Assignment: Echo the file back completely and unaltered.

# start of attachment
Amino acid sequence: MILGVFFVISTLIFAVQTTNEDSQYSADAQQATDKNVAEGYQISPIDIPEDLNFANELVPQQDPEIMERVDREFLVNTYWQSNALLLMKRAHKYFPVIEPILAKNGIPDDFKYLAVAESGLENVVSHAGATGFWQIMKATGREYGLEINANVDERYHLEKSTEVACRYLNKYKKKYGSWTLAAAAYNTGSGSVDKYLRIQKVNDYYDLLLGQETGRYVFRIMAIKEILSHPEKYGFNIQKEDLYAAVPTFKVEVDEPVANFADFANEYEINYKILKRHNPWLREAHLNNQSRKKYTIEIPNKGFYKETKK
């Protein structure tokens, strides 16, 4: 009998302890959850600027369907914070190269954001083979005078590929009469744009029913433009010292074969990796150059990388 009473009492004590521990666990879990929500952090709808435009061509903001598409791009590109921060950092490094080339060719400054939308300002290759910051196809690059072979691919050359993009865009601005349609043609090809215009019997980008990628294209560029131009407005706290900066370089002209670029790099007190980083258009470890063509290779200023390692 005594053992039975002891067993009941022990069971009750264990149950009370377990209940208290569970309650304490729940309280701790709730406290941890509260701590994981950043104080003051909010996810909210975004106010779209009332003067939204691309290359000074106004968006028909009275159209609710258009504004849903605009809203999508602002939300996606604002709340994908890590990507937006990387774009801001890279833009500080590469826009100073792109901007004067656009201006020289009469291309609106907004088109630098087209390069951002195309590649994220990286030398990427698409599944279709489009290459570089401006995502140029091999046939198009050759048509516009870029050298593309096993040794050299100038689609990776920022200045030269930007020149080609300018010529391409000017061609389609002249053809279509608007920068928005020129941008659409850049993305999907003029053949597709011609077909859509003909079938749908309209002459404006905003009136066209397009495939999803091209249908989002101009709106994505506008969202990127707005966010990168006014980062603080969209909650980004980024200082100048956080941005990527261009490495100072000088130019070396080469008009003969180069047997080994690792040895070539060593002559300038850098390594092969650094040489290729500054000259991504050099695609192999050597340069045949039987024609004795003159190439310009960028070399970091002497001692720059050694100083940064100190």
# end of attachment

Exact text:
Amino acid sequence: MILGVFFVISTLIFAVQTTNEDSQYSADAQQATDKNVAEGYQISPIDIPEDLNFANELVPQQDPEIMERVDREFLVNTYWQSNALLLMKRAHKYFPVIEPILAKNGIPDDFKYLAVAESGLENVVSHAGATGFWQIMKATGREYGLEINANVDERYHLEKSTEVACRYLNKYKKKYGSWTLAAAAYNTGSGSVDKYLRIQKVNDYYDLLLGQETGRYVFRIMAIKEILSHPEKYGFNIQKEDLYAAVPTFKVEVDEPVANFADFANEYEINYKILKRHNPWLREAHLNNQSRKKYTIEIPNKGFYKETKK
């Protein structure tokens, strides 16, 4: 009998302890959850600027369907914070190269954001083979005078590929009469744009029913433009010292074969990796150059990388 009473009492004590521990666990879990929500952090709808435009061509903001598409791009590109921060950092490094080339060719400054939308300002290759910051196809690059072979691919050359993009865009601005349609043609090809215009019997980008990628294209560029131009407005706290900066370089002209670029790099007190980083258009470890063509290779200023390692 005594053992039975002891067993009941022990069971009750264990149950009370377990209940208290569970309650304490729940309280701790709730406290941890509260701590994981950043104080003051909010996810909210975004106010779209009332003067939204691309290359000074106004968006028909009275159209609710258009504004849903605009809203999508602002939300996606604002709340994908890590990507937006990387774009801001890279833009500080590469826009100073792109901007004067656009201006020289009469291309609106907004088109630098087209390069951002195309590649994220990286030398990427698409599944279709489009290459570089401006995502140029091999046939198009050759048509516009870029050298593309096993040794050299100038689609990776920022200045030269930007020149080609300018010529391409000017061609389609002249053809279509608007920068928005020129941008659409850049993305999907003029053949597709011609077909859509003909079938749908309209002459404006905003009136066209397009495939999803091209249908989002101009709106994505506008969202990127707005966010990168006014980062603080969209909650980004980024200082100048956080941005990527261009490495100072000088130019070396080469008009003969180069047997080994690792040895070539060593002559300038850098390594092969650094040489290729500054000259991504050099695609192999050597340069045949039987024609004795003159190439310009960028070399970091002497001692720059050694100083940064100190």